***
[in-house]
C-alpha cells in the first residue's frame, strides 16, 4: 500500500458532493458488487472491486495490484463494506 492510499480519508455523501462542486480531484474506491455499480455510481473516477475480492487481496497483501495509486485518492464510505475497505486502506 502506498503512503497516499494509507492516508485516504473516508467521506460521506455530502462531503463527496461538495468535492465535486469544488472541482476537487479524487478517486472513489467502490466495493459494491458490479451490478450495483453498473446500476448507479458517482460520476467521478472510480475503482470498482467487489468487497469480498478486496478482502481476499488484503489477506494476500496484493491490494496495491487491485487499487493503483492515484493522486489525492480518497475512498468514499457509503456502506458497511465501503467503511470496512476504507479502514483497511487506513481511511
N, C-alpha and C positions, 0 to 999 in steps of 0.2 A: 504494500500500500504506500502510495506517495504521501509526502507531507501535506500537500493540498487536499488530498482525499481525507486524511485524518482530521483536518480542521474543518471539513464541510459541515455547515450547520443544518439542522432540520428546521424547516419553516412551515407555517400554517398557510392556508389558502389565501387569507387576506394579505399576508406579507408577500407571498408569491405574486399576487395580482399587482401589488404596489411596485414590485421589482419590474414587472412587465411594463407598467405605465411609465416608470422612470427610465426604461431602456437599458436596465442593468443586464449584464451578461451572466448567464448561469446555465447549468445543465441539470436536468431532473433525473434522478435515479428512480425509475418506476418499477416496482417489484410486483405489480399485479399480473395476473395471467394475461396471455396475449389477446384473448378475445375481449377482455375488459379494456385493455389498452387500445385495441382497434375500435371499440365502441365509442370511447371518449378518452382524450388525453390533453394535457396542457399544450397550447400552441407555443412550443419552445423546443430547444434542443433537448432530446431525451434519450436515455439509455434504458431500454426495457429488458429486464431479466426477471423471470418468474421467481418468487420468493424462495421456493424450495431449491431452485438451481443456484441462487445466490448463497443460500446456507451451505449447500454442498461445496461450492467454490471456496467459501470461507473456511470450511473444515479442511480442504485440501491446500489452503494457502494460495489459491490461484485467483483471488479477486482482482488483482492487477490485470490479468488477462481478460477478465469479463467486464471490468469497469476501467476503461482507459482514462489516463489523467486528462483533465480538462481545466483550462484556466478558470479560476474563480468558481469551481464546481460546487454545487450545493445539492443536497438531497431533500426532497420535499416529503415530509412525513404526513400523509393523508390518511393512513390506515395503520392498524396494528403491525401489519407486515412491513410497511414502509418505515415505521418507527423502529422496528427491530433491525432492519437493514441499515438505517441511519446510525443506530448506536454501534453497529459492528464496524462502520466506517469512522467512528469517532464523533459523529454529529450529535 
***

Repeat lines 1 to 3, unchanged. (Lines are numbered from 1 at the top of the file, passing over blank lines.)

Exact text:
[in-house]
C-alpha cells in the first residue's frame, strides 16, 4: 500500500458532493458488487472491486495490484463494506 492510499480519508455523501462542486480531484474506491455499480455510481473516477475480492487481496497483501495509486485518492464510505475497505486502506 502506498503512503497516499494509507492516508485516504473516508467521506460521506455530502462531503463527496461538495468535492465535486469544488472541482476537487479524487478517486472513489467502490466495493459494491458490479451490478450495483453498473446500476448507479458517482460520476467521478472510480475503482470498482467487489468487497469480498478486496478482502481476499488484503489477506494476500496484493491490494496495491487491485487499487493503483492515484493522486489525492480518497475512498468514499457509503456502506458497511465501503467503511470496512476504507479502514483497511487506513481511511
N, C-alpha and C positions, 0 to 999 in steps of 0.2 A: 504494500500500500504506500502510495506517495504521501509526502507531507501535506500537500493540498487536499488530498482525499481525507486524511485524518482530521483536518480542521474543518471539513464541510459541515455547515450547520443544518439542522432540520428546521424547516419553516412551515407555517400554517398557510392556508389558502389565501387569507387576506394579505399576508406579507408577500407571498408569491405574486399576487395580482399587482401589488404596489411596485414590485421589482419590474414587472412587465411594463407598467405605465411609465416608470422612470427610465426604461431602456437599458436596465442593468443586464449584464451578461451572466448567464448561469446555465447549468445543465441539470436536468431532473433525473434522478435515479428512480425509475418506476418499477416496482417489484410486483405489480399485479399480473395476473395471467394475461396471455396475449389477446384473448378475445375481449377482455375488459379494456385493455389498452387500445385495441382497434375500435371499440365502441365509442370511447371518449378518452382524450388525453390533453394535457396542457399544450397550447400552441407555443412550443419552445423546443430547444434542443433537448432530446431525451434519450436515455439509455434504458431500454426495457429488458429486464431479466426477471423471470418468474421467481418468487420468493424462495421456493424450495431449491431452485438451481443456484441462487445466490448463497443460500446456507451451505449447500454442498461445496461450492467454490471456496467459501470461507473456511470450511473444515479442511480442504485440501491446500489452503494457502494460495489459491490461484485467483483471488479477486482482482488483482492487477490485470490479468488477462481478460477478465469479463467486464471490468469497469476501467476503461482507459482514462489516463489523467486528462483533465480538462481545466483550462484556466478558470479560476474563480468558481469551481464546481460546487454545487450545493445539492443536497438531497431533500426532497420535499416529503415530509412525513404526513400523509393523508390518511393512513390506515395503520392498524396494528403491525401489519407486515412491513410497511414502509418505515415505521418507527423502529422496528427491530433491525432492519437493514441499515438505517441511519446510525443506530448506536454501534453497529459492528464496524462502520466506517469512522467512528469517532464523533459523529454529529450529535 